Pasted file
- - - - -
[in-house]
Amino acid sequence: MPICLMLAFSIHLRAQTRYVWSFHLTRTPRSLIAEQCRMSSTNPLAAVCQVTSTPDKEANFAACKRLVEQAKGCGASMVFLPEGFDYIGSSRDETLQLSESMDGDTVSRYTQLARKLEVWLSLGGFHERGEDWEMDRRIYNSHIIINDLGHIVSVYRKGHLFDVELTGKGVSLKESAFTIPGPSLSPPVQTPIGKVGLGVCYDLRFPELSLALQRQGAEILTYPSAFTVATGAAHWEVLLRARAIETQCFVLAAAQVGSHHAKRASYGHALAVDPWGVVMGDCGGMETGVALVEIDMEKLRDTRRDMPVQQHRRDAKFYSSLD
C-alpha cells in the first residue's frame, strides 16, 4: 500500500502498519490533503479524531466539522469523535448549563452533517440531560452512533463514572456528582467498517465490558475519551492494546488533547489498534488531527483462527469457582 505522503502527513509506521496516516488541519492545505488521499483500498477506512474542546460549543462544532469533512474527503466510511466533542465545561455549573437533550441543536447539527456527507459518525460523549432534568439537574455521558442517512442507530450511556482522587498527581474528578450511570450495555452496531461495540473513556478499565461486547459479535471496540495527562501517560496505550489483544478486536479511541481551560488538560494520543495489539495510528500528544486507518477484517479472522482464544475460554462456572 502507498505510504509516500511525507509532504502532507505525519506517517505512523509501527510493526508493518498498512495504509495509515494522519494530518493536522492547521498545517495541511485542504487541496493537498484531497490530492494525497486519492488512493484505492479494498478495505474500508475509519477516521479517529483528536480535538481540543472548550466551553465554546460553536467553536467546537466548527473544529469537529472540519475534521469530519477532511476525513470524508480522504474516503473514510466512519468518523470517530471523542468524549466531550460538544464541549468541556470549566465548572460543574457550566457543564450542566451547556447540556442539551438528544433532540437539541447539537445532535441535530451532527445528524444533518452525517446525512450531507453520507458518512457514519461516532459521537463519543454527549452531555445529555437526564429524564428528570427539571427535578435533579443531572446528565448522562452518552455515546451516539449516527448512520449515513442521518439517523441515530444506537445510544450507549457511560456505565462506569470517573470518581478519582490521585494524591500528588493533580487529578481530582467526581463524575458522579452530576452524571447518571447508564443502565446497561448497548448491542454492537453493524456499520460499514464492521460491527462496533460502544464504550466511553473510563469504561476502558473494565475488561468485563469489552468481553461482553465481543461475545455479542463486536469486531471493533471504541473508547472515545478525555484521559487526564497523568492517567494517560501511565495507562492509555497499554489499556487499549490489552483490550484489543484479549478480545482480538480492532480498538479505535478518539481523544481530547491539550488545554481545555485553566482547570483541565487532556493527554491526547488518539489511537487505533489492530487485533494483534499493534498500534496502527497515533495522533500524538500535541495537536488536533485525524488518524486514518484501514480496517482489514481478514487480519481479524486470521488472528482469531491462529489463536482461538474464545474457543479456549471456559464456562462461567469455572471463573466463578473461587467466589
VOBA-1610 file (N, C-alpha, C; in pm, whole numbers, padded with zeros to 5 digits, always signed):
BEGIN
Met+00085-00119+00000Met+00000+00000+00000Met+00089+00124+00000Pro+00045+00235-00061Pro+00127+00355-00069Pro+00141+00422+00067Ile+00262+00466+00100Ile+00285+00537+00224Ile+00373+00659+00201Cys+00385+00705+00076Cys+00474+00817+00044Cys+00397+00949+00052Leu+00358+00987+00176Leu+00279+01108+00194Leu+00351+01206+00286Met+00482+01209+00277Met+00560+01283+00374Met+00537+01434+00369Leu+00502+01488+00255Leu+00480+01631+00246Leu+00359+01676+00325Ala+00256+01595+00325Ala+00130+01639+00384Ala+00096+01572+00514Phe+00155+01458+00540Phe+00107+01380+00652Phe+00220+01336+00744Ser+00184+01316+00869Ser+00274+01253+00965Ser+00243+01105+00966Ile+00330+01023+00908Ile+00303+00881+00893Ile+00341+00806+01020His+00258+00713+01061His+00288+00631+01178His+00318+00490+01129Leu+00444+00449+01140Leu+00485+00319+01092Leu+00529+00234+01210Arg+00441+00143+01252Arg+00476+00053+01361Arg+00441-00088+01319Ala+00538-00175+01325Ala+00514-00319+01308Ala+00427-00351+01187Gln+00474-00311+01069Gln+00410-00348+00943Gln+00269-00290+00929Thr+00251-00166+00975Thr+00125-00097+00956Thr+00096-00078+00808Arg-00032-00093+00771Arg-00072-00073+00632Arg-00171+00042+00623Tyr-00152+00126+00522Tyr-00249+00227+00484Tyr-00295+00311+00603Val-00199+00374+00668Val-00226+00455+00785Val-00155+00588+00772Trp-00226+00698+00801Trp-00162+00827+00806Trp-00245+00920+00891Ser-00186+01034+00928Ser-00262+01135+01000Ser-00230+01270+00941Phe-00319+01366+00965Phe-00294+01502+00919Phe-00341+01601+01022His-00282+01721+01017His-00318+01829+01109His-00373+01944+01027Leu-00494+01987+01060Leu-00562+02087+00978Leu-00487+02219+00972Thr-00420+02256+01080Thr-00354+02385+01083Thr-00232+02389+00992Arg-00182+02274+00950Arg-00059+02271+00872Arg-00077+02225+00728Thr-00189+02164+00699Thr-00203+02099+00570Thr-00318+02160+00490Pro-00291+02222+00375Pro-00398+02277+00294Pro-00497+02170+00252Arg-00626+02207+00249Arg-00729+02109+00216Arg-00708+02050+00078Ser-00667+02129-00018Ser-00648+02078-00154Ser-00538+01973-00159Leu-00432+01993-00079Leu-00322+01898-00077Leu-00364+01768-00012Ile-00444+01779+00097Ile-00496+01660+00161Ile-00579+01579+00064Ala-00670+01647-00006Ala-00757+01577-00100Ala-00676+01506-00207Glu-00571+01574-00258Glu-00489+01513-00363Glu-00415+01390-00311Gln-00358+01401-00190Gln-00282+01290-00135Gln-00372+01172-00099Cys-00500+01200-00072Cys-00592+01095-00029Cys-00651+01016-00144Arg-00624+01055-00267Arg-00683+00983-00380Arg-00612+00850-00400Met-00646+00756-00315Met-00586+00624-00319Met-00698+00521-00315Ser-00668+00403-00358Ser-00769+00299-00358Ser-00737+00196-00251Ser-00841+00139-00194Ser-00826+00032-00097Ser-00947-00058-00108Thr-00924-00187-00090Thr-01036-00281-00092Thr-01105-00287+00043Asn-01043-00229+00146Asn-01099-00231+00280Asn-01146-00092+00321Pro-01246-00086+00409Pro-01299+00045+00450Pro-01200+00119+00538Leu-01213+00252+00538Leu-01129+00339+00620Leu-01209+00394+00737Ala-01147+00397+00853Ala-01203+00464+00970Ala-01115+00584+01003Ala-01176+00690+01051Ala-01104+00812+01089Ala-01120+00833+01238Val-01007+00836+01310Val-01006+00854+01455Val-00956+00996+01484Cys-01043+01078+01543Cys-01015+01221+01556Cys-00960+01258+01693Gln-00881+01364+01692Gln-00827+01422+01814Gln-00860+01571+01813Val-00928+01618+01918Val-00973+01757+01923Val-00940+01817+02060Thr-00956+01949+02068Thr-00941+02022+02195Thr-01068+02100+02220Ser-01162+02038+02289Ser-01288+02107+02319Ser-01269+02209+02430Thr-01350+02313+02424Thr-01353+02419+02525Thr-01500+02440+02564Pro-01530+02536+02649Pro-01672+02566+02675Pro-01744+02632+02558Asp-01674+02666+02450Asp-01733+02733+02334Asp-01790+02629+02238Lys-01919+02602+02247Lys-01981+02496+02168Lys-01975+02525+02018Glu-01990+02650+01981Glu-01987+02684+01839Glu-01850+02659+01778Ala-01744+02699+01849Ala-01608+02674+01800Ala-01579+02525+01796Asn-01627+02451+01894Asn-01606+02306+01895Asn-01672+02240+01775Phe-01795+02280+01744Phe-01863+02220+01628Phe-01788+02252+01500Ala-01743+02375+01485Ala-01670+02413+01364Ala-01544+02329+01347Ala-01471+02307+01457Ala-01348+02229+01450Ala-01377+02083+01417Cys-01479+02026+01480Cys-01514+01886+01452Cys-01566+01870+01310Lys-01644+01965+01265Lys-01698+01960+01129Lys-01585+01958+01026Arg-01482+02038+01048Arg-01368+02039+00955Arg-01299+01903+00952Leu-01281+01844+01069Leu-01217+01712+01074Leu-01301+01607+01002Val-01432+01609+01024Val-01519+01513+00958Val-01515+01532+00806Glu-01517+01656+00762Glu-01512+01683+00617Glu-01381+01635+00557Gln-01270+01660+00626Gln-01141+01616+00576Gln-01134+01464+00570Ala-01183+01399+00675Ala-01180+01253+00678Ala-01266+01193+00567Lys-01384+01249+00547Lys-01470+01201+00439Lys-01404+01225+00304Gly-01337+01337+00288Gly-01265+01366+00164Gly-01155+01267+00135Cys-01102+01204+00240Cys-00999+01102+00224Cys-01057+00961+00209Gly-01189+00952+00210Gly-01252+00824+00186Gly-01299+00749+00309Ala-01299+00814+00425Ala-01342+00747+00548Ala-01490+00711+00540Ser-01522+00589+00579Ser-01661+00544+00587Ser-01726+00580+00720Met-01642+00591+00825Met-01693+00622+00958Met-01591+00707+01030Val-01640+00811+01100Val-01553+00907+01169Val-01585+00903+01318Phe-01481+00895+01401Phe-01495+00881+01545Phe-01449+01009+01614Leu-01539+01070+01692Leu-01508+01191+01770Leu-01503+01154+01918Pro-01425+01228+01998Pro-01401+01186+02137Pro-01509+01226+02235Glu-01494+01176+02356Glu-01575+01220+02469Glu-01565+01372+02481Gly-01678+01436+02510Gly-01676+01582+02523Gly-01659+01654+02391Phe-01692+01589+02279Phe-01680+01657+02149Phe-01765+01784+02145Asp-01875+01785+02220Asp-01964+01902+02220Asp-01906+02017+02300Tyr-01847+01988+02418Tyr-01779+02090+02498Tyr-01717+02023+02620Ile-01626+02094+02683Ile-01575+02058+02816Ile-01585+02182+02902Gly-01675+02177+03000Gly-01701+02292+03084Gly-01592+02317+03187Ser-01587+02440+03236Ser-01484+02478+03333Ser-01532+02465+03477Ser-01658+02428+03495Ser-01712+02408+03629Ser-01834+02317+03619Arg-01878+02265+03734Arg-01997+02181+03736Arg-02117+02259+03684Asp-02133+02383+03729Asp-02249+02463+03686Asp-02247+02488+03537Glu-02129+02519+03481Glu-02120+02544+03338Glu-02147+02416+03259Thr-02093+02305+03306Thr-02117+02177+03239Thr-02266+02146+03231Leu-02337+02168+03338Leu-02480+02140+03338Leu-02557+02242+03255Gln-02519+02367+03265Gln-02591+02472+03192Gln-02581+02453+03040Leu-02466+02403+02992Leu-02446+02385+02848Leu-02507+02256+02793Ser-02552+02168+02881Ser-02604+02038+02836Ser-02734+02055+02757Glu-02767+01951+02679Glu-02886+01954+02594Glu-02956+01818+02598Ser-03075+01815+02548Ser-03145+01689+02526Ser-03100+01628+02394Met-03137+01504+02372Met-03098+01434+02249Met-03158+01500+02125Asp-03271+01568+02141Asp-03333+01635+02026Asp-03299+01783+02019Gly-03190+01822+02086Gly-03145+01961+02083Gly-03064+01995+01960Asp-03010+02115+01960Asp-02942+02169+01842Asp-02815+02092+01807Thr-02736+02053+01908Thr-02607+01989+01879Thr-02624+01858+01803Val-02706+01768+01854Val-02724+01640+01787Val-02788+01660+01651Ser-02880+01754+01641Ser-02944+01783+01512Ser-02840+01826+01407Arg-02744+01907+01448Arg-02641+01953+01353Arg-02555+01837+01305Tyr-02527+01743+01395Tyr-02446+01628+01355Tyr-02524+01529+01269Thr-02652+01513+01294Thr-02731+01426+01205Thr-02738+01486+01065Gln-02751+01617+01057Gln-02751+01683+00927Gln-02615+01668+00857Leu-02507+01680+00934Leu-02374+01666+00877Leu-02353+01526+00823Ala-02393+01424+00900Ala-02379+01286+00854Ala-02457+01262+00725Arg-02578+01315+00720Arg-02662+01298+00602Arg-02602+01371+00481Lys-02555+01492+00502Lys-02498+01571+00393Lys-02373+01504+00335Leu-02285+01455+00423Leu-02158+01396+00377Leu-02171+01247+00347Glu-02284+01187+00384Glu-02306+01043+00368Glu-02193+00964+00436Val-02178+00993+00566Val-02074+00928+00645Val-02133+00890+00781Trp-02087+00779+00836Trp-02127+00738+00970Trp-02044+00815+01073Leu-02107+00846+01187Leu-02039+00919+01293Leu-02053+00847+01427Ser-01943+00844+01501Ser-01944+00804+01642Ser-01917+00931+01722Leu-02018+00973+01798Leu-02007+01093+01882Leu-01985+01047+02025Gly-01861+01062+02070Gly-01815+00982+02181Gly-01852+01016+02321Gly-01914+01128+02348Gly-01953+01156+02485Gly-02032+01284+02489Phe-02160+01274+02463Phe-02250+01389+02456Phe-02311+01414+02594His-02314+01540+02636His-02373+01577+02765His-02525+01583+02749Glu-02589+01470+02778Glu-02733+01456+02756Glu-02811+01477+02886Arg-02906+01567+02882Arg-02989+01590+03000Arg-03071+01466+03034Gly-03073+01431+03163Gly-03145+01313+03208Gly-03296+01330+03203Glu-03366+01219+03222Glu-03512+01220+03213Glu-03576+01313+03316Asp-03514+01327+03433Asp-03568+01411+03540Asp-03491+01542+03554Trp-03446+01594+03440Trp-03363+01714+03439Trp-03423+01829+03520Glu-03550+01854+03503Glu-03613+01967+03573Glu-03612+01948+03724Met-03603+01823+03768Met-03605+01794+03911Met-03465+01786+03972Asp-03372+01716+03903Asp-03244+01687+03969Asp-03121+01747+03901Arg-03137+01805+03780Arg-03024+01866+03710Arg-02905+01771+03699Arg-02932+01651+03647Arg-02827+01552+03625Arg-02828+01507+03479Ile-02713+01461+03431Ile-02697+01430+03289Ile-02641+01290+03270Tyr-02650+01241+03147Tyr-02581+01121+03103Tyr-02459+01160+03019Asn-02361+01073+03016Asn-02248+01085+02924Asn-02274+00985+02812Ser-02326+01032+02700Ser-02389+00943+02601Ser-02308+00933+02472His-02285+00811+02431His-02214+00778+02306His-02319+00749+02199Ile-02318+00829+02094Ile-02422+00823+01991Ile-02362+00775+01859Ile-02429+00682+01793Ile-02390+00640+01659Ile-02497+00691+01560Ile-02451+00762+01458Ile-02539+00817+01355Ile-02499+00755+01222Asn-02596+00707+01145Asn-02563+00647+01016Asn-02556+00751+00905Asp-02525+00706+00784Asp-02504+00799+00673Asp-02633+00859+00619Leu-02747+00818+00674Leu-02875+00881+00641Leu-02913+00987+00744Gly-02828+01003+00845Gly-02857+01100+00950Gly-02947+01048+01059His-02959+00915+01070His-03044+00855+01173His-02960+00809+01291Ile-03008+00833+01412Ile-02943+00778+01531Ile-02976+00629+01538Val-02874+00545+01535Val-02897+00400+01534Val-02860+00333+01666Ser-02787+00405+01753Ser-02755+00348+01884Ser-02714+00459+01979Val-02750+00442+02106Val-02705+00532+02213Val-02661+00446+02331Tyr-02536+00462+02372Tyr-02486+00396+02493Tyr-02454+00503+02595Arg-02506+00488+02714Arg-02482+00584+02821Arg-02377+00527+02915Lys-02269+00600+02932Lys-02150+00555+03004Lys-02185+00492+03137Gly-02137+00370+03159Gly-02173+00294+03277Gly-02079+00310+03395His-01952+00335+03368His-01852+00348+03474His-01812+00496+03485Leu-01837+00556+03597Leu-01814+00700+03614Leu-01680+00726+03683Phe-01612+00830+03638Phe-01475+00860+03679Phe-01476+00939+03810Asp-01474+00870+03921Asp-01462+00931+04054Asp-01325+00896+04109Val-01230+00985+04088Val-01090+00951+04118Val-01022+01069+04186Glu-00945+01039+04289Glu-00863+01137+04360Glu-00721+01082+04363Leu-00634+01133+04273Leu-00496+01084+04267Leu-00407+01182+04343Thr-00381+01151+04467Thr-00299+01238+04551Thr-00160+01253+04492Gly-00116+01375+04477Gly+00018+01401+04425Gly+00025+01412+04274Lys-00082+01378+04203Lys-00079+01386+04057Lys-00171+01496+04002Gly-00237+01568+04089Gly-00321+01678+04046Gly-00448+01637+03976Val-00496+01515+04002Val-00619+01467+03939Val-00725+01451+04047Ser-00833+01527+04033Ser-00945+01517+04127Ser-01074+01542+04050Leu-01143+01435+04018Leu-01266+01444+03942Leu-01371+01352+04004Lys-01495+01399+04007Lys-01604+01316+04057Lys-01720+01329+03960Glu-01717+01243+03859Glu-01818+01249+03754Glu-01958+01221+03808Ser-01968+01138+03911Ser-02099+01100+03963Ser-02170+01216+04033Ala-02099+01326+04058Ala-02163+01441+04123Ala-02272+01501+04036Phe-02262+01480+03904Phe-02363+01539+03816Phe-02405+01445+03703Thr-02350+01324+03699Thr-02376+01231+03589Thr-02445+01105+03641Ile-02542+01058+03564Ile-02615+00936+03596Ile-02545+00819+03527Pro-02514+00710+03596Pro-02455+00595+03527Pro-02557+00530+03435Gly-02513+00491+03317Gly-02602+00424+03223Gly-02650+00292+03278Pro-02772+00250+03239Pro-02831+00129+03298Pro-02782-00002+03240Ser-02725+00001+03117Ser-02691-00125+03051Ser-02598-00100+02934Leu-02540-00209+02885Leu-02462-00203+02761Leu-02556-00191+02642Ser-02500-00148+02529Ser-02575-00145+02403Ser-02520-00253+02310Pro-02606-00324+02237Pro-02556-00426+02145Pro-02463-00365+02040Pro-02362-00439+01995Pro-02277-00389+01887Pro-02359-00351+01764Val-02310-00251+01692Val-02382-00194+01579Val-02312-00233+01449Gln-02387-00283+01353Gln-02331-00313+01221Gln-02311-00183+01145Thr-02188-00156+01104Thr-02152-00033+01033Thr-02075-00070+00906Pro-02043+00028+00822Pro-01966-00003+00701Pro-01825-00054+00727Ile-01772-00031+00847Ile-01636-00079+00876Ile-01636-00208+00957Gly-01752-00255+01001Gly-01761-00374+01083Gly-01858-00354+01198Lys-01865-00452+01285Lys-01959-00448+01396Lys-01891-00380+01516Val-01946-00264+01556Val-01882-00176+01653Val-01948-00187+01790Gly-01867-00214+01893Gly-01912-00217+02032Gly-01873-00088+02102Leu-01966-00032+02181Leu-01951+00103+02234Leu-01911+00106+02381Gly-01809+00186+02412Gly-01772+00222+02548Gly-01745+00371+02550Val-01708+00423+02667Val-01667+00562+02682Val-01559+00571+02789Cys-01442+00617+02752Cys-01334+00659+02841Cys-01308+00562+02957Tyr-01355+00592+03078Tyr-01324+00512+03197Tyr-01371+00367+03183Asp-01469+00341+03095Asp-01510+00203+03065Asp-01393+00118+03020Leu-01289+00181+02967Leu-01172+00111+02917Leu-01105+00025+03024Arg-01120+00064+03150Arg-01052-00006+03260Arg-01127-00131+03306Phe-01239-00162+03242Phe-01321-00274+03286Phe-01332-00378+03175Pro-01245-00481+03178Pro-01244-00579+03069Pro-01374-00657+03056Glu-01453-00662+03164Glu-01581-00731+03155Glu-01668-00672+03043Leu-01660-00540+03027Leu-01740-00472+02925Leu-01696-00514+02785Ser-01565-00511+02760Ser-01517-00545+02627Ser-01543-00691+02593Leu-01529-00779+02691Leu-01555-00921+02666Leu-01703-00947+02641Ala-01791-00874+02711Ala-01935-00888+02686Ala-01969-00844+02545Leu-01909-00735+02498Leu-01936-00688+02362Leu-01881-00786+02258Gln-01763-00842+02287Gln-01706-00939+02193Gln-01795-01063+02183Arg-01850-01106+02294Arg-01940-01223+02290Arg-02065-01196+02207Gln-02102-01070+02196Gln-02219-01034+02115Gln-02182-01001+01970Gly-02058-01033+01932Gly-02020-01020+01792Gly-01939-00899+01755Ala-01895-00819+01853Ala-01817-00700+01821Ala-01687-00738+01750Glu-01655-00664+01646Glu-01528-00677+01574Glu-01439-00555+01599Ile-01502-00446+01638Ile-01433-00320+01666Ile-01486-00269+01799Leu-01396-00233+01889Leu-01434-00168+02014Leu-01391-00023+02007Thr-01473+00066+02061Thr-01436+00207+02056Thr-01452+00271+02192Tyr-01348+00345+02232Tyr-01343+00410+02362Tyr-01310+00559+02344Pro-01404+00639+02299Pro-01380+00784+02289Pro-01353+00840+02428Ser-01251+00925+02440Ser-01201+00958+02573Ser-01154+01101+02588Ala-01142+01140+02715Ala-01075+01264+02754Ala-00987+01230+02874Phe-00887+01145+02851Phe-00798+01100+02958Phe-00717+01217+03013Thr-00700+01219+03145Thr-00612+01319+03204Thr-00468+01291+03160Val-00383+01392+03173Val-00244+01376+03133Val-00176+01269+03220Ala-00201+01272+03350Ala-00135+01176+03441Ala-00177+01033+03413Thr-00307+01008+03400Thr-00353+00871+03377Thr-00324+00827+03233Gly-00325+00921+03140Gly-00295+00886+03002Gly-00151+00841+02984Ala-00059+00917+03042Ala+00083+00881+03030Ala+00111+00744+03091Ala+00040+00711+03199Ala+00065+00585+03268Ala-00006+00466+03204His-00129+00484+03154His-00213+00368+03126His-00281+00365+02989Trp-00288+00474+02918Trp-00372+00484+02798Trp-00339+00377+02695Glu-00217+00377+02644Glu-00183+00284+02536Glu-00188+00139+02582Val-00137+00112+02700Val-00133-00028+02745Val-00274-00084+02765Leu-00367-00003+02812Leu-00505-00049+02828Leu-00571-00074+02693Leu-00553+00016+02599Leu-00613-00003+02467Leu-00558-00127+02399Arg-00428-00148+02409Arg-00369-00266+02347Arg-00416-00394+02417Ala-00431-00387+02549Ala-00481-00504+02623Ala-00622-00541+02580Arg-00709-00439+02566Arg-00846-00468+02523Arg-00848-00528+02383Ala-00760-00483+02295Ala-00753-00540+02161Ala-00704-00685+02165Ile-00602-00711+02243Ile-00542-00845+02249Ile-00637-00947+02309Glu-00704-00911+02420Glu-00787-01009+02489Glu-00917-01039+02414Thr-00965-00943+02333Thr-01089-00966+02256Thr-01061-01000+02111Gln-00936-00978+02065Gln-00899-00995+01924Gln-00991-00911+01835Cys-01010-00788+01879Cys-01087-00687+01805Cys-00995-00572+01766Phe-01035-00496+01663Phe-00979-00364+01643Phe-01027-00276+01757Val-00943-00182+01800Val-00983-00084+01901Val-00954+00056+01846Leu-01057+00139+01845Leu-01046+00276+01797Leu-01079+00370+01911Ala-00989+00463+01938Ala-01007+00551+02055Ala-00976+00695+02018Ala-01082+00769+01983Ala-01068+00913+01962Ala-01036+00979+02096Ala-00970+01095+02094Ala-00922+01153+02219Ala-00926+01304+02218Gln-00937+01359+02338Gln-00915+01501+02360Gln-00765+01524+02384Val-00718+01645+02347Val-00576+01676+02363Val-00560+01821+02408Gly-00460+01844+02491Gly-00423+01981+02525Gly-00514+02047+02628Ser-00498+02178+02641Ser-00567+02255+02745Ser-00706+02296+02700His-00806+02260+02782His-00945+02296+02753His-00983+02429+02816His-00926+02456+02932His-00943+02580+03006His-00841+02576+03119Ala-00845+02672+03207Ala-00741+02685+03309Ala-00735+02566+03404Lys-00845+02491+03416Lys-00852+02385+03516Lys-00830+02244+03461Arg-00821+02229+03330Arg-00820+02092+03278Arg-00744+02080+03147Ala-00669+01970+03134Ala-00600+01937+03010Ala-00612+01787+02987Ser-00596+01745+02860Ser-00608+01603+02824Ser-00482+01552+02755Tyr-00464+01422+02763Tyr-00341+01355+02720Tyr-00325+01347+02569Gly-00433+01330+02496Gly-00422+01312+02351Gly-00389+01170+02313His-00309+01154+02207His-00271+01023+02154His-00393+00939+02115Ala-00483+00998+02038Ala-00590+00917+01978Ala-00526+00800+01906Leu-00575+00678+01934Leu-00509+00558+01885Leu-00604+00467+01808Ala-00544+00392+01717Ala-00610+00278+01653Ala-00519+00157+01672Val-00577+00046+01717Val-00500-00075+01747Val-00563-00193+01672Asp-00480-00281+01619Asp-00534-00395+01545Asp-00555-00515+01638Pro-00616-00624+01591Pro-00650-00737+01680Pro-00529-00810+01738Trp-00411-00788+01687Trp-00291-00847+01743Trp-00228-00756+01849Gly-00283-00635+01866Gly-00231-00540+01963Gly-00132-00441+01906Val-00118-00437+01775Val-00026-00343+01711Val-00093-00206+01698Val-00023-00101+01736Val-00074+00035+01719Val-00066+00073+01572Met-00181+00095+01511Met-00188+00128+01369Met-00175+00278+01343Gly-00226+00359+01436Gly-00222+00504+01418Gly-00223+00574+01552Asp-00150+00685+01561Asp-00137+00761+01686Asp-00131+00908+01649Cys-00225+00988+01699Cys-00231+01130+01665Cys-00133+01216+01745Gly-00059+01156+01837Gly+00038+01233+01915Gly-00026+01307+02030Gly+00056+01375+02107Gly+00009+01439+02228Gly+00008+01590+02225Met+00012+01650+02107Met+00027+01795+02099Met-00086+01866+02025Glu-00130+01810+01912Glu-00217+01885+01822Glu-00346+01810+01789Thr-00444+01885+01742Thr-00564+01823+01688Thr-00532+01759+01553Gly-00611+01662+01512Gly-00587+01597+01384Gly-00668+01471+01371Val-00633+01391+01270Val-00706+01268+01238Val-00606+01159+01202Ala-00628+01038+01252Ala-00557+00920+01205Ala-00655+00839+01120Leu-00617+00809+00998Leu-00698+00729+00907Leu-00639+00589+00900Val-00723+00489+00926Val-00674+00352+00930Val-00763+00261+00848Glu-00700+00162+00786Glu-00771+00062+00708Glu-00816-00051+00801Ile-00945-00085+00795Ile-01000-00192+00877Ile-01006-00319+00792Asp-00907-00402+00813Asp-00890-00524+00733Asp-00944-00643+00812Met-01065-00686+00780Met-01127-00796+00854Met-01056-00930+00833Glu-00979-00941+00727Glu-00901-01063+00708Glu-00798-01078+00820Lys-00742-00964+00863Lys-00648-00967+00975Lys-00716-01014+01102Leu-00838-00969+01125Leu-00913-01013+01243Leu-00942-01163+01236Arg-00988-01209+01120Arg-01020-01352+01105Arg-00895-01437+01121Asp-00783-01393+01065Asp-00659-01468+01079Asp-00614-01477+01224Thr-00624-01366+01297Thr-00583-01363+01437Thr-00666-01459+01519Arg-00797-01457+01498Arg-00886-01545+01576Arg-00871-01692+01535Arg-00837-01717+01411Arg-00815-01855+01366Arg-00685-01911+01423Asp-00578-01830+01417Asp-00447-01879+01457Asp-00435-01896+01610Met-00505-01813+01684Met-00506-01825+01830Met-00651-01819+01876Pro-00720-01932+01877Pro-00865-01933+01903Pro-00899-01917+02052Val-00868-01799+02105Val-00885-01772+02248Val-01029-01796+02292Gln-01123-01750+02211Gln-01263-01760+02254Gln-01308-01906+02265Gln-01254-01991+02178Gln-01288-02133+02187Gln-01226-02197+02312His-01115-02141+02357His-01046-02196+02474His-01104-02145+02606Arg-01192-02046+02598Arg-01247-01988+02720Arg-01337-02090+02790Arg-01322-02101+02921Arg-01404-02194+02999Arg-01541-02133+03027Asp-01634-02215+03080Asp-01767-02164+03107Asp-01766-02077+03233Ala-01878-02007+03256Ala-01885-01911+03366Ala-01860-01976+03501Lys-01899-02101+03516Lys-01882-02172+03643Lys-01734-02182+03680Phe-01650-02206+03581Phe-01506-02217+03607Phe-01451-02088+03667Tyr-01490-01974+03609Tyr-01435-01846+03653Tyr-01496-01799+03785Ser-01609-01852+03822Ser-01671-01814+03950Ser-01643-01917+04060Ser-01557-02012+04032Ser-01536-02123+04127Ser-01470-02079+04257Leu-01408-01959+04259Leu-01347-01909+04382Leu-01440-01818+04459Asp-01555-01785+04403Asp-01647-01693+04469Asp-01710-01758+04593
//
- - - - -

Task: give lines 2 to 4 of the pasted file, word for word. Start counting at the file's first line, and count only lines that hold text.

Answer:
Amino acid sequence: MPICLMLAFSIHLRAQTRYVWSFHLTRTPRSLIAEQCRMSSTNPLAAVCQVTSTPDKEANFAACKRLVEQAKGCGASMVFLPEGFDYIGSSRDETLQLSESMDGDTVSRYTQLARKLEVWLSLGGFHERGEDWEMDRRIYNSHIIINDLGHIVSVYRKGHLFDVELTGKGVSLKESAFTIPGPSLSPPVQTPIGKVGLGVCYDLRFPELSLALQRQGAEILTYPSAFTVATGAAHWEVLLRARAIETQCFVLAAAQVGSHHAKRASYGHALAVDPWGVVMGDCGGMETGVALVEIDMEKLRDTRRDMPVQQHRRDAKFYSSLD
C-alpha cells in the first residue's frame, strides 16, 4: 500500500502498519490533503479524531466539522469523535448549563452533517440531560452512533463514572456528582467498517465490558475519551492494546488533547489498534488531527483462527469457582 505522503502527513509506521496516516488541519492545505488521499483500498477506512474542546460549543462544532469533512474527503466510511466533542465545561455549573437533550441543536447539527456527507459518525460523549432534568439537574455521558442517512442507530450511556482522587498527581474528578450511570450495555452496531461495540473513556478499565461486547459479535471496540495527562501517560496505550489483544478486536479511541481551560488538560494520543495489539495510528500528544486507518477484517479472522482464544475460554462456572 502507498505510504509516500511525507509532504502532507505525519506517517505512523509501527510493526508493518498498512495504509495509515494522519494530518493536522492547521498545517495541511485542504487541496493537498484531497490530492494525497486519492488512493484505492479494498478495505474500508475509519477516521479517529483528536480535538481540543472548550466551553465554546460553536467553536467546537466548527473544529469537529472540519475534521469530519477532511476525513470524508480522504474516503473514510466512519468518523470517530471523542468524549466531550460538544464541549468541556470549566465548572460543574457550566457543564450542566451547556447540556442539551438528544433532540437539541447539537445532535441535530451532527445528524444533518452525517446525512450531507453520507458518512457514519461516532459521537463519543454527549452531555445529555437526564429524564428528570427539571427535578435533579443531572446528565448522562452518552455515546451516539449516527448512520449515513442521518439517523441515530444506537445510544450507549457511560456505565462506569470517573470518581478519582490521585494524591500528588493533580487529578481530582467526581463524575458522579452530576452524571447518571447508564443502565446497561448497548448491542454492537453493524456499520460499514464492521460491527462496533460502544464504550466511553473510563469504561476502558473494565475488561468485563469489552468481553461482553465481543461475545455479542463486536469486531471493533471504541473508547472515545478525555484521559487526564497523568492517567494517560501511565495507562492509555497499554489499556487499549490489552483490550484489543484479549478480545482480538480492532480498538479505535478518539481523544481530547491539550488545554481545555485553566482547570483541565487532556493527554491526547488518539489511537487505533489492530487485533494483534499493534498500534496502527497515533495522533500524538500535541495537536488536533485525524488518524486514518484501514480496517482489514481478514487480519481479524486470521488472528482469531491462529489463536482461538474464545474457543479456549471456559464456562462461567469455572471463573466463578473461587467466589
VOBA-1610 file (N, C-alpha, C; in pm, whole numbers, padded with zeros to 5 digits, always signed):